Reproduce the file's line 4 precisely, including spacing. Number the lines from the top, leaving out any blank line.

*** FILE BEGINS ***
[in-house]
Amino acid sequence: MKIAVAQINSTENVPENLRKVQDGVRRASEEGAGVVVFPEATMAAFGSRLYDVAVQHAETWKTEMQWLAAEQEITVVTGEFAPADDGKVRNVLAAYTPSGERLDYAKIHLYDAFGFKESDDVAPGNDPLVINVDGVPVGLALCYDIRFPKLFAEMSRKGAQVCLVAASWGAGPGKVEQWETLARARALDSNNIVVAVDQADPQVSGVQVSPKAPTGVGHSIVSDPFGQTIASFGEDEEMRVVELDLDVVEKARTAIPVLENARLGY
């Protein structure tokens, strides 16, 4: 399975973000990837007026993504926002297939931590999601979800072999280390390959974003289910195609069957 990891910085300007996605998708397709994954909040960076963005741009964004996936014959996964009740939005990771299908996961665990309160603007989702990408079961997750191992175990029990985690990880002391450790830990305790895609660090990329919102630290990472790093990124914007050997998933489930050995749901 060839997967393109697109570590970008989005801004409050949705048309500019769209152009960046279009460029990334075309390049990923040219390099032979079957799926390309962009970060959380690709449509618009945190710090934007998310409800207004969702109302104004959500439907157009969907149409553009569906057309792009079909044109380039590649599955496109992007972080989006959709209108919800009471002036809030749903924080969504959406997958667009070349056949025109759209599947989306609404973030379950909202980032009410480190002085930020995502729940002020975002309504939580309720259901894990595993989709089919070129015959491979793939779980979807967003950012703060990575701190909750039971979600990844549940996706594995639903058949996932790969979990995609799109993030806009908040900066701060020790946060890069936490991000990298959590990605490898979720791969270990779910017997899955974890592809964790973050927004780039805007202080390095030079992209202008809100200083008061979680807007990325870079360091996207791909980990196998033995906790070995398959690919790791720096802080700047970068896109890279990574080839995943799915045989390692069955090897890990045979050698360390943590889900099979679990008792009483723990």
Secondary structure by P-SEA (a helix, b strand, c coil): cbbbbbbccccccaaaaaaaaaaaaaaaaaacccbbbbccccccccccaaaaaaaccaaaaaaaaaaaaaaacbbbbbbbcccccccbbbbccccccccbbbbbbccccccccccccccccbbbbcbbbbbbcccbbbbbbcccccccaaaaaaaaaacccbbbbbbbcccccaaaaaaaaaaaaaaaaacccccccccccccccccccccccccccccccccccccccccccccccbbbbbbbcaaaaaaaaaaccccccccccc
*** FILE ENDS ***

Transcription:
Secondary structure by P-SEA (a helix, b strand, c coil): cbbbbbbccccccaaaaaaaaaaaaaaaaaacccbbbbccccccccccaaaaaaaccaaaaaaaaaaaaaaacbbbbbbbcccccccbbbbccccccccbbbbbbccccccccccccccccbbbbcbbbbbbcccbbbbbbcccccccaaaaaaaaaacccbbbbbbbcccccaaaaaaaaaaaaaaaaacccccccccccccccccccccccccccccccccccccccccccccccbbbbbbbcaaaaaaaaaaccccccccccc